I don't know if this closed door is barred for her. The more time that passes, the more I doubt there will ever be a phone call or an email or a facebook friend reinstatement. 

But if, in a moment of yearning, she or her family ever--days, months, or years down the road--draws the lock, opens the door, even looks through the keyhole, they will see us standing there, smiling, open armed. (We might be crying, too, because we're totally like that.) Regardless of what's to come or what's past, we are and always will be family. Though there is a consciously created chasm between us, the sea of pain and misunderstanding that once filled it is displaced more and more each year by love. The fissure may never go away, but I believe we can build a bridge.

Still my cousin, still my friend. Merriest of Christmases, most joyous of felicitations, best of wishes.

Saturday, December 14, 2013

Snow Canyon Hike

{In Snow Canyon state park, October 2013}

We took a St. George trip a couple months ago so my mom could watch Kate while Jay and I saw a play at the Shakespearean Festival (Peter and the Starcatcher, and it was pretty good after the first 20 minutes). We got a couple other outings in and spent some time with my brother Steve who was down on college break. My dad was in Dallas for most of the weekend, so we didn't see much of him this trip.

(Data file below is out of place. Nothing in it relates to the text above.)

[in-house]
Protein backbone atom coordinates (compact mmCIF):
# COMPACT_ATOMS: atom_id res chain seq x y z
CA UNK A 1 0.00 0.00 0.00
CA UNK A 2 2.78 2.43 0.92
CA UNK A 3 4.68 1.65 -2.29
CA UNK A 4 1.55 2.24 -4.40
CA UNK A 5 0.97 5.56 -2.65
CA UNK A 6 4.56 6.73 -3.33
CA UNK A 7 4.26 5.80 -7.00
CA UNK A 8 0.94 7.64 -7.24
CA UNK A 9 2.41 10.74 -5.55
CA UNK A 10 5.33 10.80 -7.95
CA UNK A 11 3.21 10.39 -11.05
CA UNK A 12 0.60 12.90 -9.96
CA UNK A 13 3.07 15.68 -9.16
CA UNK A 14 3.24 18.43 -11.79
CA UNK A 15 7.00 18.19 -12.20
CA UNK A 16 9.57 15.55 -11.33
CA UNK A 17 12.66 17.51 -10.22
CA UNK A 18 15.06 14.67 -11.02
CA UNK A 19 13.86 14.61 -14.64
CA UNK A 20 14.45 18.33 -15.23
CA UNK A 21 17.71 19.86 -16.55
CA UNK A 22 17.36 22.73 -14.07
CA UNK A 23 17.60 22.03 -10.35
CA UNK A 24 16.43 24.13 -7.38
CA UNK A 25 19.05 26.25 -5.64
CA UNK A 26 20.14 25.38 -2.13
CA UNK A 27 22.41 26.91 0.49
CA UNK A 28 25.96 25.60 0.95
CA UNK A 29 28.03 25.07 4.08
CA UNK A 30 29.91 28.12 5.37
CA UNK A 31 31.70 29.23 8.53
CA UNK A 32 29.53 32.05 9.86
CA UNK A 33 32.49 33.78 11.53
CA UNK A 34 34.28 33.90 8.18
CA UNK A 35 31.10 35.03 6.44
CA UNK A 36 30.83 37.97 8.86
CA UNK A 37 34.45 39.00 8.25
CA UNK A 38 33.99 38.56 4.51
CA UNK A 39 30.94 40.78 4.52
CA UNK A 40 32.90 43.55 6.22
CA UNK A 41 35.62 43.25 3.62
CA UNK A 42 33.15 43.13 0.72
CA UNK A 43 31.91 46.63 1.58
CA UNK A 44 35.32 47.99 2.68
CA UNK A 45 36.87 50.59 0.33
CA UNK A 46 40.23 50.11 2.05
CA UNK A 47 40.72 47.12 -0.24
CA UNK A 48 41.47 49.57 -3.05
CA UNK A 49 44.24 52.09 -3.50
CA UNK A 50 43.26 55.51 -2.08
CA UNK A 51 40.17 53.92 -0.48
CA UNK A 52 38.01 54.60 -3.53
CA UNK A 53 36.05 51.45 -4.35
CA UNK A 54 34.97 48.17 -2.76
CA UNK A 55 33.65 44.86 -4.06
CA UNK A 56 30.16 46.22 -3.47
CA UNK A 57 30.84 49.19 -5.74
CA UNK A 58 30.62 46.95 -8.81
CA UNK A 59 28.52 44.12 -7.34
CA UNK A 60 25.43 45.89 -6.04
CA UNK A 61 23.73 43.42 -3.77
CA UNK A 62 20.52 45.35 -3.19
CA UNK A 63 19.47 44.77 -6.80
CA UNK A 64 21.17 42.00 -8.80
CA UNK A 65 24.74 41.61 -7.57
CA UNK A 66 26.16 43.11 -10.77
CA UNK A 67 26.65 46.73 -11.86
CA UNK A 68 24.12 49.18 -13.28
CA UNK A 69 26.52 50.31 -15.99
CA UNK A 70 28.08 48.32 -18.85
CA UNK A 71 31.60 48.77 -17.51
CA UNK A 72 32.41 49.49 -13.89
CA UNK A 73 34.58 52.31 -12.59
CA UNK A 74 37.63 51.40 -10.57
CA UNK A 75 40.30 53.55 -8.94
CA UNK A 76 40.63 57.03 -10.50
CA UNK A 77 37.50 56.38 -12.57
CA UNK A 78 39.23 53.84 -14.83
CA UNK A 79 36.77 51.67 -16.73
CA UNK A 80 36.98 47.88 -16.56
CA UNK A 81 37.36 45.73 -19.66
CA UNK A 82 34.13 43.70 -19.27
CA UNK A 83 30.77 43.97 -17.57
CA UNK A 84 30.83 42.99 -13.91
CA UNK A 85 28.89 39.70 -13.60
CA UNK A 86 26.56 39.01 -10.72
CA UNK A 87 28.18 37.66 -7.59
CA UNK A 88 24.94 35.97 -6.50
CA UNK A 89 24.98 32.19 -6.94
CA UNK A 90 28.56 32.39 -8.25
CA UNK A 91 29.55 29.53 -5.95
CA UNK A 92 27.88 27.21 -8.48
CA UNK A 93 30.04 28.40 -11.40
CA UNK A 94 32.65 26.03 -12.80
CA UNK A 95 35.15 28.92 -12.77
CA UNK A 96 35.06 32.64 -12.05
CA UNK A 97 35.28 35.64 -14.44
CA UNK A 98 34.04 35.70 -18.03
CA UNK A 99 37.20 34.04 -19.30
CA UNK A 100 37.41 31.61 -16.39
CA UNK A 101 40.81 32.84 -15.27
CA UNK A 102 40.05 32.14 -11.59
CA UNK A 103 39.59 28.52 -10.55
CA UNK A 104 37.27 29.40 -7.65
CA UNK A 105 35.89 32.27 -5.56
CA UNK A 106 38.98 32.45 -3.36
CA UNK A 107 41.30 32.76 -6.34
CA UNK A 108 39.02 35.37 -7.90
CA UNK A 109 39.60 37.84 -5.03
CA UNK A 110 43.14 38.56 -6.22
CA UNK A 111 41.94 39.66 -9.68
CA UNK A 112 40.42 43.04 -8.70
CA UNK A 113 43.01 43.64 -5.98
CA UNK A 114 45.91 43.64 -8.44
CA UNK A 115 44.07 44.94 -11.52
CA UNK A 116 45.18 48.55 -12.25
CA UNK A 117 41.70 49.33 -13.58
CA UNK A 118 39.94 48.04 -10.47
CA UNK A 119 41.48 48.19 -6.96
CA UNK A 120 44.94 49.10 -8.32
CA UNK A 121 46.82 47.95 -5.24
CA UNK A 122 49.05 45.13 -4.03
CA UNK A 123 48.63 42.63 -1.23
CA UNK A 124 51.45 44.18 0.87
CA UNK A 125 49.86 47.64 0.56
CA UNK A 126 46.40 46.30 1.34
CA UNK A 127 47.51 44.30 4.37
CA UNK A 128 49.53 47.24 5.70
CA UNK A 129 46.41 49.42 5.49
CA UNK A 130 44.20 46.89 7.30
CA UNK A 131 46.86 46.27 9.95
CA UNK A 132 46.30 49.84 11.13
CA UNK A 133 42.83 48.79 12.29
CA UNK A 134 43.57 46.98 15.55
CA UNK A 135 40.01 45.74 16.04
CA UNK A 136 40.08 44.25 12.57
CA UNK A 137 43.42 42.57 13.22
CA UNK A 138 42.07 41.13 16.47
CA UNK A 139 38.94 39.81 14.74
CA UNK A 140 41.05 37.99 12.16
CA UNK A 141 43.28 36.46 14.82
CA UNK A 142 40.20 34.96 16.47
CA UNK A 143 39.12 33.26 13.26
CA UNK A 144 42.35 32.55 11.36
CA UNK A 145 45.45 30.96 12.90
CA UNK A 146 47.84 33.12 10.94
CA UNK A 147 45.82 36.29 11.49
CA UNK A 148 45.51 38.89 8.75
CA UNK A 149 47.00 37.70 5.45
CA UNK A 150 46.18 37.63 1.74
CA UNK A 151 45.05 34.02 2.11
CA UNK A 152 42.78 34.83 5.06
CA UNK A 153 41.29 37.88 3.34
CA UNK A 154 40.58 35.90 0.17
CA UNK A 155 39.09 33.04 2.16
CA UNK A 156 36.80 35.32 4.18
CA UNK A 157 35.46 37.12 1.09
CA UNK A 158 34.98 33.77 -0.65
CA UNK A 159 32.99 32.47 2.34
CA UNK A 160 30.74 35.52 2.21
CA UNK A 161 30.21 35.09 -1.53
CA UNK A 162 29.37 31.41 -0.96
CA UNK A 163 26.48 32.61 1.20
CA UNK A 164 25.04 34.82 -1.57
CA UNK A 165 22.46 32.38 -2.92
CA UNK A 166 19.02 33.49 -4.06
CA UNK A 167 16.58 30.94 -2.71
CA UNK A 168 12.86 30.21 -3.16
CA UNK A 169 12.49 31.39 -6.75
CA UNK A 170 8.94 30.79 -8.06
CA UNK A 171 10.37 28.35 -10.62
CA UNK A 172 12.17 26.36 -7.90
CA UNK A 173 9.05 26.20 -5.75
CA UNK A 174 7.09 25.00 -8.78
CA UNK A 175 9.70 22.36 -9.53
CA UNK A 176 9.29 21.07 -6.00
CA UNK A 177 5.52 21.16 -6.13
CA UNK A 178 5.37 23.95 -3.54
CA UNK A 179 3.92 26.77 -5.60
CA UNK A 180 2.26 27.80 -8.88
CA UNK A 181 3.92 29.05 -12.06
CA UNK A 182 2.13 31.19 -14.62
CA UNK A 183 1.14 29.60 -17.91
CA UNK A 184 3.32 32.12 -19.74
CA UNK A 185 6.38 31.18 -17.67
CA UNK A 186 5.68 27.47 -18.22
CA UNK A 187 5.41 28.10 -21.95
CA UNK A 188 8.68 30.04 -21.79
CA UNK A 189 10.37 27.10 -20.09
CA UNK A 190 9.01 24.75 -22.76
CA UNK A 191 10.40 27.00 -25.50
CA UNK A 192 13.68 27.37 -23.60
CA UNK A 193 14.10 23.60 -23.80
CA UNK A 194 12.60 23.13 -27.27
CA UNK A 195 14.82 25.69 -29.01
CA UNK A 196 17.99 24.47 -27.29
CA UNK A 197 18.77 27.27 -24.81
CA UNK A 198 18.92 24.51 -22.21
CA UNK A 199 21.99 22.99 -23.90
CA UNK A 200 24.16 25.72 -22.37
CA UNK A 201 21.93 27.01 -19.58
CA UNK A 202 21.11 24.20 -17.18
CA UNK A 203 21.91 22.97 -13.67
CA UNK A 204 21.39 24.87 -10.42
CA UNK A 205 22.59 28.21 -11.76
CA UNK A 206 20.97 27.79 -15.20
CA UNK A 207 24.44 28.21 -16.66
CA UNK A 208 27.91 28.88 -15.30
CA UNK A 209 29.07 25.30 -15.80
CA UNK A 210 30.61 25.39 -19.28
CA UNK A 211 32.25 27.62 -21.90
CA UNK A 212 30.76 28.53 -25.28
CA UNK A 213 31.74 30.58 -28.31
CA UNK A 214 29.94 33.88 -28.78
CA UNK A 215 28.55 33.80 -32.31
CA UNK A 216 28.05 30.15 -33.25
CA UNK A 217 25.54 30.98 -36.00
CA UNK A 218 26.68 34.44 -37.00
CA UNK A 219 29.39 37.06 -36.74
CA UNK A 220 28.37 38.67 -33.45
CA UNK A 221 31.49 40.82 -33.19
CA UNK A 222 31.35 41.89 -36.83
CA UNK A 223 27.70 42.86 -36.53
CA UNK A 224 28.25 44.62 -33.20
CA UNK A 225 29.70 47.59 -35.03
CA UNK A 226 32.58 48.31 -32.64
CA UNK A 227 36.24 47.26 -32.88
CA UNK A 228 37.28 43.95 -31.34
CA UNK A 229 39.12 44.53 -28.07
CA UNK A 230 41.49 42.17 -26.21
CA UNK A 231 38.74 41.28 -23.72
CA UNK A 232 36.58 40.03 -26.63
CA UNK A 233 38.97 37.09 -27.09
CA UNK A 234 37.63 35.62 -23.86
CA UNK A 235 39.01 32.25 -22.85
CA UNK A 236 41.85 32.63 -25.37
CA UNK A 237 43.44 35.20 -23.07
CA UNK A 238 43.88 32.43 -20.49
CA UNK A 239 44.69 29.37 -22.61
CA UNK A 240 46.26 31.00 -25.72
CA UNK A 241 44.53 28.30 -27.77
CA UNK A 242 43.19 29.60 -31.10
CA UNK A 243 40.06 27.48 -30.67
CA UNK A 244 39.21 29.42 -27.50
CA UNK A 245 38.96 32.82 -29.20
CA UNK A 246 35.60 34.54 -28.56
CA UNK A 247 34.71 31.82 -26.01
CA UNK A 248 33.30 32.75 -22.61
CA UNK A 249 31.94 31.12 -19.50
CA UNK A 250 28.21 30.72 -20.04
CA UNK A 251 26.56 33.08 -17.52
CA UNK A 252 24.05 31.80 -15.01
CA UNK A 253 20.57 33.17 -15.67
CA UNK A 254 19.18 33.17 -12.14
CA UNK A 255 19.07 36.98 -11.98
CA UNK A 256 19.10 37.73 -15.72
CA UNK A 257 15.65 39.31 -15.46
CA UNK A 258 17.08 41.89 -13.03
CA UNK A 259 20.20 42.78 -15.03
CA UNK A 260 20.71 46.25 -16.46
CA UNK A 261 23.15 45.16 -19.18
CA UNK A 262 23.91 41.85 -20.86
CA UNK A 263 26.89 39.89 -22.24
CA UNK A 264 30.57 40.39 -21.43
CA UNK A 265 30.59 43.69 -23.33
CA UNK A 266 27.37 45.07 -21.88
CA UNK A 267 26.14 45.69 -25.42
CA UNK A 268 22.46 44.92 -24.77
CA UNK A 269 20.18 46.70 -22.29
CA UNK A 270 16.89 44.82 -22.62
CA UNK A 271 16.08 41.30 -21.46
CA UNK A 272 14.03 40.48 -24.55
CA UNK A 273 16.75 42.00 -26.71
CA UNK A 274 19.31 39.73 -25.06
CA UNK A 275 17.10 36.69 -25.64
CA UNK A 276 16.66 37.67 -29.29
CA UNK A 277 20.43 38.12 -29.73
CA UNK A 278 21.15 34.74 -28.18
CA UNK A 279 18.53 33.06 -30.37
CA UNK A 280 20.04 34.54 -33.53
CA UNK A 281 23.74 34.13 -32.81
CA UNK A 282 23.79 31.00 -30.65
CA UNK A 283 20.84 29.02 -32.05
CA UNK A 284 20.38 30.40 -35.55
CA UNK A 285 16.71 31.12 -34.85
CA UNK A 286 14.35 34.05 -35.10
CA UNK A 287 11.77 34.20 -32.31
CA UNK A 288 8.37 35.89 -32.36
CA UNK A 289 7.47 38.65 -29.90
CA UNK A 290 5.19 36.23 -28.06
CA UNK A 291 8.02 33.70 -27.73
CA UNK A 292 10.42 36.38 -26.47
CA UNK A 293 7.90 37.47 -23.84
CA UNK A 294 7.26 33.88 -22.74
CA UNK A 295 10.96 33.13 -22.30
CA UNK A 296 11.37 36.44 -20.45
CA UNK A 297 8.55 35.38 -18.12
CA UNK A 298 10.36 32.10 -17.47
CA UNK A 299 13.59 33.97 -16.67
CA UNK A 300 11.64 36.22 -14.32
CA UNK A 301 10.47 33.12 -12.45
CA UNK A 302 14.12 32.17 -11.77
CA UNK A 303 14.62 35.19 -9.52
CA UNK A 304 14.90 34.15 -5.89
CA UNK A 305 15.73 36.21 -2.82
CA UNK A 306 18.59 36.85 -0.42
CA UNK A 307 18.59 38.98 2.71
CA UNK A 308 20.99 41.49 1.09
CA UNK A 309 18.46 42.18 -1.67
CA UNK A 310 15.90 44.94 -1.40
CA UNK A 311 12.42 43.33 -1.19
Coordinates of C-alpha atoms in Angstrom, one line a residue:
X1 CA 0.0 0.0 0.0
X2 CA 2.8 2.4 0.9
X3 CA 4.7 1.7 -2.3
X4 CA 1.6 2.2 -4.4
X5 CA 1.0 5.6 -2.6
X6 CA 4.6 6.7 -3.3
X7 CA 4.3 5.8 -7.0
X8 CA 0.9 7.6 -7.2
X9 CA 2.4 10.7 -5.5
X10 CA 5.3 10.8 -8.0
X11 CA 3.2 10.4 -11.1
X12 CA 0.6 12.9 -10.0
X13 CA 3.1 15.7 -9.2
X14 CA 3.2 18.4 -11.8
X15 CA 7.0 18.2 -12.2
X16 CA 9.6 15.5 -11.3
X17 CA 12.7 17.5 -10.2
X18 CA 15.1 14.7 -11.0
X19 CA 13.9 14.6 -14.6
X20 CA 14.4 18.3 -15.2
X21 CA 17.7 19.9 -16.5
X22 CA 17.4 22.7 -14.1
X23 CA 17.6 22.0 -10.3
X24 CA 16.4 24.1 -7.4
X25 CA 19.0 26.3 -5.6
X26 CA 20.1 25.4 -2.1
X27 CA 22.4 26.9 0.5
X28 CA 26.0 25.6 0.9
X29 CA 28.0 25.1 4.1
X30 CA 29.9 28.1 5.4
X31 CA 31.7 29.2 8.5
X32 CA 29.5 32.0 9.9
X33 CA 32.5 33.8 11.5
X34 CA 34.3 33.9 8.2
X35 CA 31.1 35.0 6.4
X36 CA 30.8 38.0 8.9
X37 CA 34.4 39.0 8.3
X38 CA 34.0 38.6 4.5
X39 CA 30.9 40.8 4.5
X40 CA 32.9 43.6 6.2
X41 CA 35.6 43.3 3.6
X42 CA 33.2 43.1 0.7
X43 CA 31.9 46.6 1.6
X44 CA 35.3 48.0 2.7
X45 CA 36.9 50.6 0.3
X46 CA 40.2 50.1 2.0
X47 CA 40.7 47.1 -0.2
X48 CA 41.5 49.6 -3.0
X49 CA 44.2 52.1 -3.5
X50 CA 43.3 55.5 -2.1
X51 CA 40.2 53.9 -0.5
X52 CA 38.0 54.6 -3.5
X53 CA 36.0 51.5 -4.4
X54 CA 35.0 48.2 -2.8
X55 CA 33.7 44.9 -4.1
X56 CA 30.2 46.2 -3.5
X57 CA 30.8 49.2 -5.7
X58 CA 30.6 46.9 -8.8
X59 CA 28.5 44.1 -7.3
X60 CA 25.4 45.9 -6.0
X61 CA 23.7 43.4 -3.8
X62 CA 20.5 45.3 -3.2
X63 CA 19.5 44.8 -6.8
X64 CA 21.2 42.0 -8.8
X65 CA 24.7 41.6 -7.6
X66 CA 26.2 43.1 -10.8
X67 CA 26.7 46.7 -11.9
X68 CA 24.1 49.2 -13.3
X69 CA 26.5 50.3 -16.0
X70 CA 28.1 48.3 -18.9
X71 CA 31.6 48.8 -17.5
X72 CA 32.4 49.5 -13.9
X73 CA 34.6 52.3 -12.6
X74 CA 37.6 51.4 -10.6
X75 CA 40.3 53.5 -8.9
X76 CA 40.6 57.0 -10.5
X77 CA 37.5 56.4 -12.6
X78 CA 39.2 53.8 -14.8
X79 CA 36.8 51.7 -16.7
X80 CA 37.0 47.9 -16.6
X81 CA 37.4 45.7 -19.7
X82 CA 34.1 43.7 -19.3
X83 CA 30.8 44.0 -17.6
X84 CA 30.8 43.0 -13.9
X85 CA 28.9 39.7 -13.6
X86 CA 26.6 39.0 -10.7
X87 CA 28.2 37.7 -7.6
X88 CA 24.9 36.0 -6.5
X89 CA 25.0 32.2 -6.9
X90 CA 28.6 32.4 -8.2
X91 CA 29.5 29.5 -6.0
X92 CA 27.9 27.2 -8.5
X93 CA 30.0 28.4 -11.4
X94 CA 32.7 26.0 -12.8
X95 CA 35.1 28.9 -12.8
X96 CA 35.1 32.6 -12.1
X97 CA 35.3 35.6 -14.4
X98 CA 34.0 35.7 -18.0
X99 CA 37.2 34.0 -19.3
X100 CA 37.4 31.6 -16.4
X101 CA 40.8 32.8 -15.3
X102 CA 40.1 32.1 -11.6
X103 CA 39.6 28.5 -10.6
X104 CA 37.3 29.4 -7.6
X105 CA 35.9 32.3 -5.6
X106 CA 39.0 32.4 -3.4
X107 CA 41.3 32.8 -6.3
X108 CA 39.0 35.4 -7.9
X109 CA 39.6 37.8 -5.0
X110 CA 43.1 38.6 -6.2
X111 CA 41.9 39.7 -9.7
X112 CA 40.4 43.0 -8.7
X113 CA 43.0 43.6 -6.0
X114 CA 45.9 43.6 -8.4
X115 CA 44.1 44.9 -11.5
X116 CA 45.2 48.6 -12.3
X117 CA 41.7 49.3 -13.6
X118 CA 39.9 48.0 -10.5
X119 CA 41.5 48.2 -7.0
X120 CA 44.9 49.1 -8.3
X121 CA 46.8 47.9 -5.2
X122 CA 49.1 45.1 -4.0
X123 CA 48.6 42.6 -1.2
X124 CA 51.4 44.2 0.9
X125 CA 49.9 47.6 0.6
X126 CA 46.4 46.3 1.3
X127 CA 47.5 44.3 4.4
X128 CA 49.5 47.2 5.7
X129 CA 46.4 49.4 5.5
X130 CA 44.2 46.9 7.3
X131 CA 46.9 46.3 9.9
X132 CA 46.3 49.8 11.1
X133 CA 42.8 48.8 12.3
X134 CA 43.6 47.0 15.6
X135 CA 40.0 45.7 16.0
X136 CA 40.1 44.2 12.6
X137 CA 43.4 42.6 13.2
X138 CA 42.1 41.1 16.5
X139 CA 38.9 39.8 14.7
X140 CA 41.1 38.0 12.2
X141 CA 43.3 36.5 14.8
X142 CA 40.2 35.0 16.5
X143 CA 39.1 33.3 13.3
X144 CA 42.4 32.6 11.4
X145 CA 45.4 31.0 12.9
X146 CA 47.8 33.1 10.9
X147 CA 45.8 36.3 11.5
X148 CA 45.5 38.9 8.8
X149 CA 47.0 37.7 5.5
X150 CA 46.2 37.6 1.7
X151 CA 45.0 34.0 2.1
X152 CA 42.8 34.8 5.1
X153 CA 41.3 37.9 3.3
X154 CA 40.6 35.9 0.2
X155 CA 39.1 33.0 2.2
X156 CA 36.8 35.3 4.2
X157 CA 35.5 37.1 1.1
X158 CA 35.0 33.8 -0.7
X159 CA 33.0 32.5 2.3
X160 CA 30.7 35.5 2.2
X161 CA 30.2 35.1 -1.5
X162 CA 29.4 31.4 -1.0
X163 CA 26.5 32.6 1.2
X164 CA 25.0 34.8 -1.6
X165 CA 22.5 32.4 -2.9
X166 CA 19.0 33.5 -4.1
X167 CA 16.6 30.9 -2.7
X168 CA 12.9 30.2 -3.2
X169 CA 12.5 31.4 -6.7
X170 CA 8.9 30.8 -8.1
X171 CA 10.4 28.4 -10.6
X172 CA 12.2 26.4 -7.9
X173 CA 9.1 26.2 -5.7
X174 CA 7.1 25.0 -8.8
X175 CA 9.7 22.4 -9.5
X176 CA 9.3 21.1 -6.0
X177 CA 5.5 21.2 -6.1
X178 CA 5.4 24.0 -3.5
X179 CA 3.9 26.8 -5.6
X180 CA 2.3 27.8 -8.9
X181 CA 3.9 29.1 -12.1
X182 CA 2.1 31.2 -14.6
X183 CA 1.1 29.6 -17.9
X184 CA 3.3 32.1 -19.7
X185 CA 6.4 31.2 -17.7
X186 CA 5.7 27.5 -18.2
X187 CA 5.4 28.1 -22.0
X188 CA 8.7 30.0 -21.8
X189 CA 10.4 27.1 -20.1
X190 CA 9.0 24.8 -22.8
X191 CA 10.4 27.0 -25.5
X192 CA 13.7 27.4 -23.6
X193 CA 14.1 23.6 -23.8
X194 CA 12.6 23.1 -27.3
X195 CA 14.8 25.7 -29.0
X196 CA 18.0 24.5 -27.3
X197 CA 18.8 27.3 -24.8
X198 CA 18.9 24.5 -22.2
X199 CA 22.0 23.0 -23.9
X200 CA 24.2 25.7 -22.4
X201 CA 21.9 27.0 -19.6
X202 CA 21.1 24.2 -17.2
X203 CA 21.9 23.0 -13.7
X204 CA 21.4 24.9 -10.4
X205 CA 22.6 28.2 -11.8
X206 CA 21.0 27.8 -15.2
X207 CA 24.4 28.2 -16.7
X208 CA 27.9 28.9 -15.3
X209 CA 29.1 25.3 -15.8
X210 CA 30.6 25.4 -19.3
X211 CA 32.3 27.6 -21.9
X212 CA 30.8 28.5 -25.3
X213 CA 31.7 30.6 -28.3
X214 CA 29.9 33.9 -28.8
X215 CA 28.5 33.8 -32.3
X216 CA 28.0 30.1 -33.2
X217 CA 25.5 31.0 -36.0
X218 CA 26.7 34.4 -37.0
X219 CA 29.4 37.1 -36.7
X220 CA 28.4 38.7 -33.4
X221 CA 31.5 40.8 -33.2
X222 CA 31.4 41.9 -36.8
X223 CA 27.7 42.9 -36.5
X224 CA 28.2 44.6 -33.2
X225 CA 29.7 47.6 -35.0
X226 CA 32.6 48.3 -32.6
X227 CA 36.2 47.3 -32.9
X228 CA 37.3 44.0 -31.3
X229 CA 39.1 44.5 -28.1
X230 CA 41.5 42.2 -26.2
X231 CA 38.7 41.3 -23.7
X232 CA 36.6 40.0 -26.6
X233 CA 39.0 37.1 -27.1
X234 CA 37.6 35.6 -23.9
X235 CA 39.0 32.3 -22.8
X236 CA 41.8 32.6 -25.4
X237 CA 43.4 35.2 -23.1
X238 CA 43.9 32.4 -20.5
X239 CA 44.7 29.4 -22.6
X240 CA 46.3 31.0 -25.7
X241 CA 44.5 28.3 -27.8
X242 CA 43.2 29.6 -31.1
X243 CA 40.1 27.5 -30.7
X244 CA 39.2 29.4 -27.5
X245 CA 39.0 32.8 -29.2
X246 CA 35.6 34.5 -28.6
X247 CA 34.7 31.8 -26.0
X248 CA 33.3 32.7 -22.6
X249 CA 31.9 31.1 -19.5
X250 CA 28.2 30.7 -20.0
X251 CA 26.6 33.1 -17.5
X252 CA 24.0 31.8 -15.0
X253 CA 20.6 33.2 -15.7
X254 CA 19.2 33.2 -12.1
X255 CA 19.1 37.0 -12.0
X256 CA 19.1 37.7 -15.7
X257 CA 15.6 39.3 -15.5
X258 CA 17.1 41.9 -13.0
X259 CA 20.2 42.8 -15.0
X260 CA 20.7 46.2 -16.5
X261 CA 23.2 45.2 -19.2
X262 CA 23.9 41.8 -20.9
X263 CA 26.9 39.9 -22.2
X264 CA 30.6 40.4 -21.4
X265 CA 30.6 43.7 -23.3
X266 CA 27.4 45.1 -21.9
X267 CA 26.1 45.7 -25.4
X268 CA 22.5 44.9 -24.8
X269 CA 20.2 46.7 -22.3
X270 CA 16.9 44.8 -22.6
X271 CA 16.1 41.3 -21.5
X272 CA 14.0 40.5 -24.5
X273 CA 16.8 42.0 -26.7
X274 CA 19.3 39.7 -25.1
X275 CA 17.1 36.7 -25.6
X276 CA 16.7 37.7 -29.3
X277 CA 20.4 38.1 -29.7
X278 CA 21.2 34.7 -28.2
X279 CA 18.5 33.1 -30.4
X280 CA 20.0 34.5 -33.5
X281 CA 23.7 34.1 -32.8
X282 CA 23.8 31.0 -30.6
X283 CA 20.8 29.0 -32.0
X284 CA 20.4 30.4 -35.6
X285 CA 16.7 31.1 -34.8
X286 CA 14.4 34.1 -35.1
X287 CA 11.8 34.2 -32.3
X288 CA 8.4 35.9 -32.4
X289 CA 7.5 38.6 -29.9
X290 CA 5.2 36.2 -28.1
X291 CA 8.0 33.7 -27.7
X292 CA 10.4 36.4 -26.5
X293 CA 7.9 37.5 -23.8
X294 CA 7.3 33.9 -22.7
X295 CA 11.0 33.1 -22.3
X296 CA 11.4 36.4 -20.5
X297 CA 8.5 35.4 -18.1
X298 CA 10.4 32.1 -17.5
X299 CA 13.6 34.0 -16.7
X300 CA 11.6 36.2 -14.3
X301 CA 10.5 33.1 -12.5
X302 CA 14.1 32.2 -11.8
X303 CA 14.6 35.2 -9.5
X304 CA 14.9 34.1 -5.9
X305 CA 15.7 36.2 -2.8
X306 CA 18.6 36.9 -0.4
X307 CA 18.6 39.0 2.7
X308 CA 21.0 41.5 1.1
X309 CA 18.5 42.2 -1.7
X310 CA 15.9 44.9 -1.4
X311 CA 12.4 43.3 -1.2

We went on a hike to Johnson's Arch in Snow Canyon. The vast sky was vivid blue, the red of the towering cliffs was offset by ancient black lava flows, and the spaces between scrub oak and sage brush were carpeted with flowering yellow grasses like a two-seasons-too-late desert spring.

{Johnson's Arch}

My mom had to wear a large boot due to a stress fracture in her foot, but she gamely stumped along with us and introduced Kate to the wonders of sand while Jay and I finished the last bit of the hike ourselves. 

Kate does love me, I know this to be true, but she mourns my absence more keenly than she appreciates my presence. For Kate, a perfect mother is one who is always silent but close, content enough to be near her that offense is not taken when Kate's affections are lavishly bestowed on every other person in the general vicinity.